TU Delft researchers visit Great Barrier Reef to rehabilitate coral
This week a team of researchers from TU Delft, Van Oord and Australia’s national science agency CSIRO are travelling to the Great Barrier Reef off the coast of Australia to test a new method for the large-scale rehabilitation of coral. In this rehabilitation method, coral eggs are collected from healthy parts of the reef and the resulting larvae returned to the location on the reef where they need to grow. Working with coral larvae has been tried and tested on a small scale and in special tanks. The researchers will now be investigating on location whether this process can be upscaled by collecting coral eggs on a much larger scale than hitherto, using adapted pumping installations that can be used on dredgers for example.
At some time during the five days following the full moon in November there is a single moment that all the coral on the Great Barrier Reef releases eggs en masse into the ocean, the coral spawning. Shortly after spawning, the eggs float to the water surface where they accumulate depending on the current. The researchers locate these floating clouds of eggs from the air using a small aircraft. "It's an exciting process," says Professor Mark van Koningsveld from TU Delft, "because we then have to get to the eggs really quickly with the boat containing our pumping and research equipment so we can do our tests; the next opportunity to test this process in the wild isn't for another 12 months, when the coral spawns again."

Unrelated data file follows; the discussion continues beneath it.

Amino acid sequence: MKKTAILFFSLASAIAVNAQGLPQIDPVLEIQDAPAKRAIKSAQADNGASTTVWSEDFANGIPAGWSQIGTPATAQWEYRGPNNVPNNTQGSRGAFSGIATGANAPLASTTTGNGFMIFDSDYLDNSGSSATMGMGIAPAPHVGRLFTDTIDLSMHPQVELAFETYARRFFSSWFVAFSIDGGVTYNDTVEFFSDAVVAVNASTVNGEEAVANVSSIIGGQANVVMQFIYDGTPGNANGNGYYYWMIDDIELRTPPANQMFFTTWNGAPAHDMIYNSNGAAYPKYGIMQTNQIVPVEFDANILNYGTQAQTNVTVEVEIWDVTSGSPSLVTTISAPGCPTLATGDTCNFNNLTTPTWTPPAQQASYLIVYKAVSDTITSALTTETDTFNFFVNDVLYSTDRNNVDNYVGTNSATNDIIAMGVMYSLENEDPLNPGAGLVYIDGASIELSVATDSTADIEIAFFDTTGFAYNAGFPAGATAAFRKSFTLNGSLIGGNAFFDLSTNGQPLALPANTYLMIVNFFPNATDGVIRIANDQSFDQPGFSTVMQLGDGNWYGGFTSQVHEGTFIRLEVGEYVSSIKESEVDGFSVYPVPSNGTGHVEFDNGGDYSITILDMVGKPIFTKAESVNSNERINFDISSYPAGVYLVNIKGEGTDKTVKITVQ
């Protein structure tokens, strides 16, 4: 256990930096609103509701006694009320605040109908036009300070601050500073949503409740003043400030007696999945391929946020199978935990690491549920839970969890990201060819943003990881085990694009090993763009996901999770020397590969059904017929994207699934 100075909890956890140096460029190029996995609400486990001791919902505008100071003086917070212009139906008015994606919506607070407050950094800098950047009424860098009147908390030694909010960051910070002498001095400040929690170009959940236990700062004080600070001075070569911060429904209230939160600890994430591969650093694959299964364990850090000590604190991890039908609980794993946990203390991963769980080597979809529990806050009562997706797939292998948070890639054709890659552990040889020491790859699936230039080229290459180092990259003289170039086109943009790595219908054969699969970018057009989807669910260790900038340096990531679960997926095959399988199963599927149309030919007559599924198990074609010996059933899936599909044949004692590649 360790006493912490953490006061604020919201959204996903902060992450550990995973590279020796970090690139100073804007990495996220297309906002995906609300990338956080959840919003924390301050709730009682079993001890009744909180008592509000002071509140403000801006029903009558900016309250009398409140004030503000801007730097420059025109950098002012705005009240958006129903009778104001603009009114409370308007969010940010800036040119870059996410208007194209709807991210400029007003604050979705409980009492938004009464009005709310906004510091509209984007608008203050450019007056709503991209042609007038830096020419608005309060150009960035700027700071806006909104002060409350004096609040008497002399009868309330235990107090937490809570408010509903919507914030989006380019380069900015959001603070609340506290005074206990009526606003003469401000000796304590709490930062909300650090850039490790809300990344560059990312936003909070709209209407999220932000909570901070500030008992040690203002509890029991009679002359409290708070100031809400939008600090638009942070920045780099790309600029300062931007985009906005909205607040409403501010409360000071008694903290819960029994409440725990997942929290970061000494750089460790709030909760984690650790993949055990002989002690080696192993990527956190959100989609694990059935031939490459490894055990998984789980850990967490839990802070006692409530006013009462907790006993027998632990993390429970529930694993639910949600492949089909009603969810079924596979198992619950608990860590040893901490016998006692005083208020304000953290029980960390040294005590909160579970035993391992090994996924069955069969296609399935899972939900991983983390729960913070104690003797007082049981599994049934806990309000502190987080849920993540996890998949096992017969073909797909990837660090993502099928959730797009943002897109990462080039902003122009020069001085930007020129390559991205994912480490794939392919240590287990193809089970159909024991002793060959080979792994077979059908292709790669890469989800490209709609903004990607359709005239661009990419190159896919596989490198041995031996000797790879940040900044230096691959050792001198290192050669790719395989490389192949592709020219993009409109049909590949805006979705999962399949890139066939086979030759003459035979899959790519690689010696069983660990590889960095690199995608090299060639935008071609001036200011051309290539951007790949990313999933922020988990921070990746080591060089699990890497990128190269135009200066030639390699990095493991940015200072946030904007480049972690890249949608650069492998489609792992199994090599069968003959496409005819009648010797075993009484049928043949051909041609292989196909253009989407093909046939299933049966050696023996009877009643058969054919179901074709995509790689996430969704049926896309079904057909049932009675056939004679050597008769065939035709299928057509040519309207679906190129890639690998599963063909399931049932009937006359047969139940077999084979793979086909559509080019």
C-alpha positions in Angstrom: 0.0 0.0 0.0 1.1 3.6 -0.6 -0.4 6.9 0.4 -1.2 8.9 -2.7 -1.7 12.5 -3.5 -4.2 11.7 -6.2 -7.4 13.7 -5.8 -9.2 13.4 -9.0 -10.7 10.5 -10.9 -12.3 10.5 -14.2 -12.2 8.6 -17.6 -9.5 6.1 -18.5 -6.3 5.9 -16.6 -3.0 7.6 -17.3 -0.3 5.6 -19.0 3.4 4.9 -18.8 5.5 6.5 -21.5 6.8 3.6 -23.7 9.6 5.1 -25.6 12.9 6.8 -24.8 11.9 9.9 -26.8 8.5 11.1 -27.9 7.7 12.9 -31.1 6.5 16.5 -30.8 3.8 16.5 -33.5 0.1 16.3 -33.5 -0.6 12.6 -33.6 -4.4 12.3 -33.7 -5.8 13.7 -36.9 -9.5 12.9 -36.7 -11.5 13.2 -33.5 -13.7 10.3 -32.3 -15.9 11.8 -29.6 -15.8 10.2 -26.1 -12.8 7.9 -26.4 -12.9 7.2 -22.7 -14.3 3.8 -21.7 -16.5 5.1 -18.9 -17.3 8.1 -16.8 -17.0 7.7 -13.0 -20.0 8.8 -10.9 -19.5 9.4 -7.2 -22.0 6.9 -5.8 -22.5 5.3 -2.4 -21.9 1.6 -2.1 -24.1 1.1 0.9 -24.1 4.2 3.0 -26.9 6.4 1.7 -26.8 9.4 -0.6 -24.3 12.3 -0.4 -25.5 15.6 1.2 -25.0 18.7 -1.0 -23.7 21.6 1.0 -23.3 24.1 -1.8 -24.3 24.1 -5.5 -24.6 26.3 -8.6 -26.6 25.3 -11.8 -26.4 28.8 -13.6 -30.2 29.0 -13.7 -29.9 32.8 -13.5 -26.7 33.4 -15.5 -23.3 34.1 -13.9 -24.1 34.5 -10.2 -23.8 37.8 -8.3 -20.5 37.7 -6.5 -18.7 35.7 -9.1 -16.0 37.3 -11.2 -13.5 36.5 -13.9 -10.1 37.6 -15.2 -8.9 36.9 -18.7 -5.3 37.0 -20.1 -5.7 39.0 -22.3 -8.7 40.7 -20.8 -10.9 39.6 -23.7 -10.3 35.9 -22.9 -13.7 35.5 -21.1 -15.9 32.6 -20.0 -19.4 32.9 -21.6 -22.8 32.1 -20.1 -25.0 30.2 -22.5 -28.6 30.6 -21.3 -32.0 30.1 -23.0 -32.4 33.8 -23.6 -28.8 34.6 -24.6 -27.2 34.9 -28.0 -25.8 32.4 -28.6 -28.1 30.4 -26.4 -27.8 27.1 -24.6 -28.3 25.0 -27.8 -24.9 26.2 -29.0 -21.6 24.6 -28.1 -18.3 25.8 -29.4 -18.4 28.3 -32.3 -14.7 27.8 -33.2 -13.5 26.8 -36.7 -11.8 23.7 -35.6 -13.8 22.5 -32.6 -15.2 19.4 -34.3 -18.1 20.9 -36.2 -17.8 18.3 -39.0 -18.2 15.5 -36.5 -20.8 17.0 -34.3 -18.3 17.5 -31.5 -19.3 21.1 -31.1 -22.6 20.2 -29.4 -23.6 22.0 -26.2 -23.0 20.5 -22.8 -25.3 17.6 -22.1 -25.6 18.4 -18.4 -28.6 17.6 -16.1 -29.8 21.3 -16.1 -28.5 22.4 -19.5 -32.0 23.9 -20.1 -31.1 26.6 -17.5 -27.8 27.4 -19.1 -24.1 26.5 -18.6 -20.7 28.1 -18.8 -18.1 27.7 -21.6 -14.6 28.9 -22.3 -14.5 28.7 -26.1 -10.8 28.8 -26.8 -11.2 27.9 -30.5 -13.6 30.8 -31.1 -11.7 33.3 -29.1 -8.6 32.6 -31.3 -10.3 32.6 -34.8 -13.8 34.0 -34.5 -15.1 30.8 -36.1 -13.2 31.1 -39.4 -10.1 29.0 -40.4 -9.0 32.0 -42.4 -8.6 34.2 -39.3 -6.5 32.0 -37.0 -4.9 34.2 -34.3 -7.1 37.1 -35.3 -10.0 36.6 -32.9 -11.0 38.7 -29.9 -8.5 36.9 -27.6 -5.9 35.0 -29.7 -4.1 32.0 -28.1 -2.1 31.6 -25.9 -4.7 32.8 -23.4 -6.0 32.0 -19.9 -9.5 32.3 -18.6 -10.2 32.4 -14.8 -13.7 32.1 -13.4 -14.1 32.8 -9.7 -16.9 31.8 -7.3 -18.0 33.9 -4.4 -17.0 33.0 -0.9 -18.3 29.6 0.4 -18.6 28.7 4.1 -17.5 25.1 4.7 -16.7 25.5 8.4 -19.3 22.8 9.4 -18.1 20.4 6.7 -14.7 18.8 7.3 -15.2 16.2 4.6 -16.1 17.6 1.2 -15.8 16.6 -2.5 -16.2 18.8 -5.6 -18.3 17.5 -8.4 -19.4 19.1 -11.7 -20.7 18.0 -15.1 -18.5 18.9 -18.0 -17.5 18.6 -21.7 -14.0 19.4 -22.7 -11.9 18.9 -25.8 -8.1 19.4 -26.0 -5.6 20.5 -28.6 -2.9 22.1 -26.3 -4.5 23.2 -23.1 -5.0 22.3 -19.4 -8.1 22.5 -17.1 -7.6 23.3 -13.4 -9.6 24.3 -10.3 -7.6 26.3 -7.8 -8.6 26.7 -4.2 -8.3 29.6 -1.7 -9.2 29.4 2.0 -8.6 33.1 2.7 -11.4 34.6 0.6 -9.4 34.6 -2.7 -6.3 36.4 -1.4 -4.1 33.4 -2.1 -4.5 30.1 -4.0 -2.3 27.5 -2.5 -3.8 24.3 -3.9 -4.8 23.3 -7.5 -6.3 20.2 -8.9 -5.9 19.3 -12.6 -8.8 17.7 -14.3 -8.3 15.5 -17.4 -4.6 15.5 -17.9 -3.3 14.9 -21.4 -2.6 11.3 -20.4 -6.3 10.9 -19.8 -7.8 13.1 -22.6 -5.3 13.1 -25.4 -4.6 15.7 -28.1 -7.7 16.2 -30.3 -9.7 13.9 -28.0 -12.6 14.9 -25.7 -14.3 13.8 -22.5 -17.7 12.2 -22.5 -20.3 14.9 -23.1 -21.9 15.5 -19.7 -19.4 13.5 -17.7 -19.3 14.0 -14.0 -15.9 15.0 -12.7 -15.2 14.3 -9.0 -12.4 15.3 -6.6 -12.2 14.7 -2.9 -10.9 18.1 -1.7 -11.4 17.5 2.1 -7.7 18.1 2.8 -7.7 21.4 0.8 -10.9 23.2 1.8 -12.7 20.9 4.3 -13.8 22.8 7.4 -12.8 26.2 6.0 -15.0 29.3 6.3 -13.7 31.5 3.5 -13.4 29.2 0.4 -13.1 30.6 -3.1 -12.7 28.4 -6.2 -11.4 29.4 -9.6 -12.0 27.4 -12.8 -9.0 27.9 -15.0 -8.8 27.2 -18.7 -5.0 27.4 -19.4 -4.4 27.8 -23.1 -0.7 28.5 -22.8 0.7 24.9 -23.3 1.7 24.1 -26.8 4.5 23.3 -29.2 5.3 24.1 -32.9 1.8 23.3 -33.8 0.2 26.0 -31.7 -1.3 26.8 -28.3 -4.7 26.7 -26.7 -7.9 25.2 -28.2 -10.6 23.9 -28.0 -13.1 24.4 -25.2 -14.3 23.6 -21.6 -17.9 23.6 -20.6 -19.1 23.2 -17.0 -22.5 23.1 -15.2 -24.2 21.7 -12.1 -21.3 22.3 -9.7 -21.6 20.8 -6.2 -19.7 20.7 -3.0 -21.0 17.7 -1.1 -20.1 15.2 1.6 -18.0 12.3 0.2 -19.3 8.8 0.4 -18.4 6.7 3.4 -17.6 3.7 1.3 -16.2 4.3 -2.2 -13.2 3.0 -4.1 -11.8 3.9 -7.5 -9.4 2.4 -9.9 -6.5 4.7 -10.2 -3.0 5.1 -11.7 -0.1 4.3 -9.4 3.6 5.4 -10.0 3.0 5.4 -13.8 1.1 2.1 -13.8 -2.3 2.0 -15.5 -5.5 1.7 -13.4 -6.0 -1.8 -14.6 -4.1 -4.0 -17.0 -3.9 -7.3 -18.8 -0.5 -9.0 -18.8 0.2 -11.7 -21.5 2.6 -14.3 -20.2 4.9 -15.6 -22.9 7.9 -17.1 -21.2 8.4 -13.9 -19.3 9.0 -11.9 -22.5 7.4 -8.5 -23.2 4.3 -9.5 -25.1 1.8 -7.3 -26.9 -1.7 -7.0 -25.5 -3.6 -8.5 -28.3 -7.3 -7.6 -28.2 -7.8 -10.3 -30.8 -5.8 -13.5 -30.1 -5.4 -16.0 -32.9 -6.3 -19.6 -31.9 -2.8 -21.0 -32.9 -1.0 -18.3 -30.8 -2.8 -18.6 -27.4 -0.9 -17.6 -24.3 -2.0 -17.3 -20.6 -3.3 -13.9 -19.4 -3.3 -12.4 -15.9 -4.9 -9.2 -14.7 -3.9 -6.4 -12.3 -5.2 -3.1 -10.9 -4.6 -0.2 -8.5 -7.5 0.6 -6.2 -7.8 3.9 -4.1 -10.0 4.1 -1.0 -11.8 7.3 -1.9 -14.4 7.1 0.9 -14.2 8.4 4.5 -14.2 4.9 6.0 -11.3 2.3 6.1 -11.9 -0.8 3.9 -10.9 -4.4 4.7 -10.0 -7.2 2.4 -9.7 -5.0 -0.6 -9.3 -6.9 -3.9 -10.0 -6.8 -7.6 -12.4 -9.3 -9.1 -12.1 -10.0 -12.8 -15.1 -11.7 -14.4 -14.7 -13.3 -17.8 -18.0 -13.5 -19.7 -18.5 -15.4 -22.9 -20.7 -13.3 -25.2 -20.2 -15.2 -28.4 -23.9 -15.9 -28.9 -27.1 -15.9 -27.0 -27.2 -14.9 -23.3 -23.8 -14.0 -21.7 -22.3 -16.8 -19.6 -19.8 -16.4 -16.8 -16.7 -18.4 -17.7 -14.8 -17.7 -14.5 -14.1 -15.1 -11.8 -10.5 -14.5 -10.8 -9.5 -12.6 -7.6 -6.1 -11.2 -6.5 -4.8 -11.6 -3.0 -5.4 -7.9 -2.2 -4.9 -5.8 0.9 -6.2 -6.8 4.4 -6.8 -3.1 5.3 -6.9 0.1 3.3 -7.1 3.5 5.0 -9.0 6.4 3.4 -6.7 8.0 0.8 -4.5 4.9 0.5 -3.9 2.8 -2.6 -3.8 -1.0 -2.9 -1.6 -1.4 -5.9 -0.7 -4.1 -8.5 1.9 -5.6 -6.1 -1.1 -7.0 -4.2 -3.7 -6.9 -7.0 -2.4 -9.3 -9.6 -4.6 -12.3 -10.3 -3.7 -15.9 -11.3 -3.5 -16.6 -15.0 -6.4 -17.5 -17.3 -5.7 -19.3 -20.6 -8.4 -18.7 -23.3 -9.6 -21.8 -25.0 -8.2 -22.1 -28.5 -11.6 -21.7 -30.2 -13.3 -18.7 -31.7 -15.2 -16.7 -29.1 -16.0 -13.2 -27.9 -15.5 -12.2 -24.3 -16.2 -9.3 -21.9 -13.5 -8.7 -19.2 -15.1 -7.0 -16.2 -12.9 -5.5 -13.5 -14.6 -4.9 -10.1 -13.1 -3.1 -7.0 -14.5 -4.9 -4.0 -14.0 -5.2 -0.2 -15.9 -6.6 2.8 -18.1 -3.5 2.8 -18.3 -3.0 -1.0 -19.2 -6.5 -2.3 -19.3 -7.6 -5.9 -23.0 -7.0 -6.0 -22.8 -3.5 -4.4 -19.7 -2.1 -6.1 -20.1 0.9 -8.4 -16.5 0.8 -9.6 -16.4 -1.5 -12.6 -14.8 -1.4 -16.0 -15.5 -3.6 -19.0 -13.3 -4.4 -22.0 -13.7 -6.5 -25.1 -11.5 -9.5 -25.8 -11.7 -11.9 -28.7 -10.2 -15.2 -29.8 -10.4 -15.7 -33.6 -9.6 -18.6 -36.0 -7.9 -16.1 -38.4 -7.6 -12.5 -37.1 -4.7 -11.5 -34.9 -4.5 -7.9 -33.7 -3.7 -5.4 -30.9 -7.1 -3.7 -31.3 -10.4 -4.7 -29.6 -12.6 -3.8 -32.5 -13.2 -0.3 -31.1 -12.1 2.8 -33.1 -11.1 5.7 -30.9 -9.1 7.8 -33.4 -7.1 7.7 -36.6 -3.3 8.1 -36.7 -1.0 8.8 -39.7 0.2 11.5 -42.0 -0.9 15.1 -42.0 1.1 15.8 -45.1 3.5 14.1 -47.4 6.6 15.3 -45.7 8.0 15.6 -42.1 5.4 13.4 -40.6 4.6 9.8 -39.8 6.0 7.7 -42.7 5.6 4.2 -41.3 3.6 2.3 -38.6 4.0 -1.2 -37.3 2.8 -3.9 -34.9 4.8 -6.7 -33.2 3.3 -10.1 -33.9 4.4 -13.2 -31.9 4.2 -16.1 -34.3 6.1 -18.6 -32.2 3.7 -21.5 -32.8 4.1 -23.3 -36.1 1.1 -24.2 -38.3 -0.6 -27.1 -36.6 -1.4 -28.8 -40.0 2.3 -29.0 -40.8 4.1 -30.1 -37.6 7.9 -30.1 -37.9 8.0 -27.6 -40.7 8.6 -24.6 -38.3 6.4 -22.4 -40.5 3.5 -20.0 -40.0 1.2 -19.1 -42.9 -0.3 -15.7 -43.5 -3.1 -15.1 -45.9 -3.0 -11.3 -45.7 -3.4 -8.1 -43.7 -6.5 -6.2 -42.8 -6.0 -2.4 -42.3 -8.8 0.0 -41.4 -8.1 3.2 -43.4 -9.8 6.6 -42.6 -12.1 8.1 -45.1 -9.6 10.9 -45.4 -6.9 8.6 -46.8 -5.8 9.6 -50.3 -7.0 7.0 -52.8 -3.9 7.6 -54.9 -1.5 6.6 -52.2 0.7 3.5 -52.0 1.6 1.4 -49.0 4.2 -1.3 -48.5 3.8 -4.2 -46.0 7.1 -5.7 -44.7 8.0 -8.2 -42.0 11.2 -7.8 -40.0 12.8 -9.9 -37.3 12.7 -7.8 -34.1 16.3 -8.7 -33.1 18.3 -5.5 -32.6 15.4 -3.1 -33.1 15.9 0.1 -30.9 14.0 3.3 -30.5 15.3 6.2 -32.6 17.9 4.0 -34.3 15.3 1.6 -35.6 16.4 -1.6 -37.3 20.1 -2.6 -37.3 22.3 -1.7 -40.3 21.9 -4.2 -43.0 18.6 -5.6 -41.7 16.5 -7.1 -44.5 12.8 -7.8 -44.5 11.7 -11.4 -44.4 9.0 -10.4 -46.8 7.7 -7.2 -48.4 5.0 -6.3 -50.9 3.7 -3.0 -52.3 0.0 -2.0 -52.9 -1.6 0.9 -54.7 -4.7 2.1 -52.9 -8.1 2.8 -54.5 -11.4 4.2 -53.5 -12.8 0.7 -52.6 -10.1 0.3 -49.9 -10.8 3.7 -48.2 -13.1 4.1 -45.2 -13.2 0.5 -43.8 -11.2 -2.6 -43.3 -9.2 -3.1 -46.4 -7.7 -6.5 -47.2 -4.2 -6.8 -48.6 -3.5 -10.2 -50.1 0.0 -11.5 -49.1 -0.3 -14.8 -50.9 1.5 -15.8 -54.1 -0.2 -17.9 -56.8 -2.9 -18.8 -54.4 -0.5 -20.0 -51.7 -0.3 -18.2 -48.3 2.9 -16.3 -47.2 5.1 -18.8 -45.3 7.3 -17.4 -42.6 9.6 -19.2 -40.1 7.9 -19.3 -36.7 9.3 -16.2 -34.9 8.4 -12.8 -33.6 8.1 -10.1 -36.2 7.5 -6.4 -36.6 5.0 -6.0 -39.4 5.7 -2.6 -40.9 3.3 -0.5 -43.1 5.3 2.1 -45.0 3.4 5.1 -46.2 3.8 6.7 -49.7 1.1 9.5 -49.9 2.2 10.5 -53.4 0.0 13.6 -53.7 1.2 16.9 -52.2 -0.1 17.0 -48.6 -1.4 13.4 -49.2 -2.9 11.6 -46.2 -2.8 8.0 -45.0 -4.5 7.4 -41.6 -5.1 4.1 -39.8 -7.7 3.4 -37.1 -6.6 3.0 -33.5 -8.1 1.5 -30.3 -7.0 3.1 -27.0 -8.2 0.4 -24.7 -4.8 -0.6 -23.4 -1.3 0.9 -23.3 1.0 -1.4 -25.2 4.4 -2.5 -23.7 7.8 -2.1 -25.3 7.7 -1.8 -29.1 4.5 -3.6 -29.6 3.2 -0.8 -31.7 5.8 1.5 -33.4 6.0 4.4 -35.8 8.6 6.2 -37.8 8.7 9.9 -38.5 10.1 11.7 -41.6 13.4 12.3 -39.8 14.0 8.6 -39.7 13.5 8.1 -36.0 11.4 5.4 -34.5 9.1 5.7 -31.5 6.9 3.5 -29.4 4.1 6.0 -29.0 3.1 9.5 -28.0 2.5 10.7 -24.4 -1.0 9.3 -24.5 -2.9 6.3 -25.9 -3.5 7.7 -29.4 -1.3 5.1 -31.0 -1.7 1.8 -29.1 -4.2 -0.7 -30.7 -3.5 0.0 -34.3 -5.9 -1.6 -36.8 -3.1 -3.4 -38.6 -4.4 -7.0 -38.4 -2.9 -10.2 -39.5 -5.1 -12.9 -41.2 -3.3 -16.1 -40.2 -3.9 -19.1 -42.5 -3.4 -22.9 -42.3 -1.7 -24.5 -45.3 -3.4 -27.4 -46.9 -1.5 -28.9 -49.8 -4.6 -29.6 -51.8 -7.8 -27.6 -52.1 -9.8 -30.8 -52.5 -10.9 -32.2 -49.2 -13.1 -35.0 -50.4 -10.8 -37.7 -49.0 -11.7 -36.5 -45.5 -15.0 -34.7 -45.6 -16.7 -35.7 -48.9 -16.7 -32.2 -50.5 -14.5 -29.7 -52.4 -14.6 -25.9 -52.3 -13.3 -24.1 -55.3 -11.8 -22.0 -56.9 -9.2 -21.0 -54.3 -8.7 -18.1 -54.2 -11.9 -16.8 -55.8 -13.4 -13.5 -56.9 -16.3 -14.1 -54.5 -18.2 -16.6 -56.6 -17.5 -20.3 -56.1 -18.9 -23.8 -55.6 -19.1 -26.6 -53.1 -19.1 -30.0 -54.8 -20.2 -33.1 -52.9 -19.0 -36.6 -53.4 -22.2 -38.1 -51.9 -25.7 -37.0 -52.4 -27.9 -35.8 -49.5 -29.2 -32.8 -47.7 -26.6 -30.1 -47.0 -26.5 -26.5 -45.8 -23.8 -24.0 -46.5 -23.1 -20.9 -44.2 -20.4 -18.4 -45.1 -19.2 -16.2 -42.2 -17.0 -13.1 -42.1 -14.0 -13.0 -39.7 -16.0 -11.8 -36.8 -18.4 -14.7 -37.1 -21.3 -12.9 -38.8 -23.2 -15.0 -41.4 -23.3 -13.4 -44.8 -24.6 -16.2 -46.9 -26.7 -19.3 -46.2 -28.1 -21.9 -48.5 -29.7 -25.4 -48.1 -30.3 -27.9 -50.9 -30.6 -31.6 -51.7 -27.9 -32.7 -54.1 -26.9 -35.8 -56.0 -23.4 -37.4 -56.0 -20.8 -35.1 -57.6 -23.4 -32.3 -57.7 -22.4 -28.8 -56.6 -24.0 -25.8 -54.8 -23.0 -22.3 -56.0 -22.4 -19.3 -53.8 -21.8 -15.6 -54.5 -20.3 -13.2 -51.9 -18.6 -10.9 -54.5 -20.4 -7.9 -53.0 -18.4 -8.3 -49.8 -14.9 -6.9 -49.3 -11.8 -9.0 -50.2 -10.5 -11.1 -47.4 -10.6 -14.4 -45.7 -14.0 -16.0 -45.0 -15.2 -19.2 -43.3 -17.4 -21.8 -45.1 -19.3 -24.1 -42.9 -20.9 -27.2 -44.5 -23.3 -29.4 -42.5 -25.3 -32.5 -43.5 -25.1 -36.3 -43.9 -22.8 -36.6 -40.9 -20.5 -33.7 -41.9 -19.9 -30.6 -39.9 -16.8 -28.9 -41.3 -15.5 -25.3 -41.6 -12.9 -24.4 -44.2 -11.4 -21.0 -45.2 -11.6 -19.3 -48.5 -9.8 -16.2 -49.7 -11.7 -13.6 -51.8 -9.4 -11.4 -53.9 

Spawning coral in tank
It is important that the fragile eggs are still alive when they reach the storage tank. To make their journey as smooth and safe as possible, TU Delft’s and Van Oord’s researchers have spent the past few months optimizing the pumping systems. For example, the pump needs to cause no eddies during suction and has to stay floating on the surface of the water. Also, the type of pump turned out to play an important part in the design. Over the coming weeks, testing on location will show how the pumping systems really perform in currents and waves. The researchers will be testing two types of pumps and two types of storage tanks in Australia. During the Dutch lab tests, alternatives were used to mimic the structure of coral eggs as closely as possible, such as fish spawn, peas, blueberries and little balls of gel.
Test with pumping installation
If the pumps and tanks prove to be an effective way of collecting coral eggs on a large scale so they can later be released to settle on the reef, this will be an important step towards the rehabilitation of coral reefs. "With a single ship, we could collect and transport some two billion eggs. That sounds like a lot, but on healthy parts of the Great Barrier Reef, that is only a negligible amount of the available total. However, if we can get them to develop into larvae and subsequently release them in spots where the reef is damaged, that would solve one of the main bottlenecks for the rehabilitation of such reefs”, Van Koningsveld explains. “Sufficient scale is essential to maximise the positive effect, besides other management and protective measures that remain necessary to create the best possible conditions for reef rehabilitation.”
This project is subsidised by the Australian and Queensland Governments and is part of the Advance Queensland SBIR initiative.Follow the researchers on TU Delft Instagram from 26 Nov to 2 Dec.
Carola Poleij, science information officer at TU Delft, C.Poleij@tudelft.nl, +31 (0)15 27 87538, +31 (0)6 41611510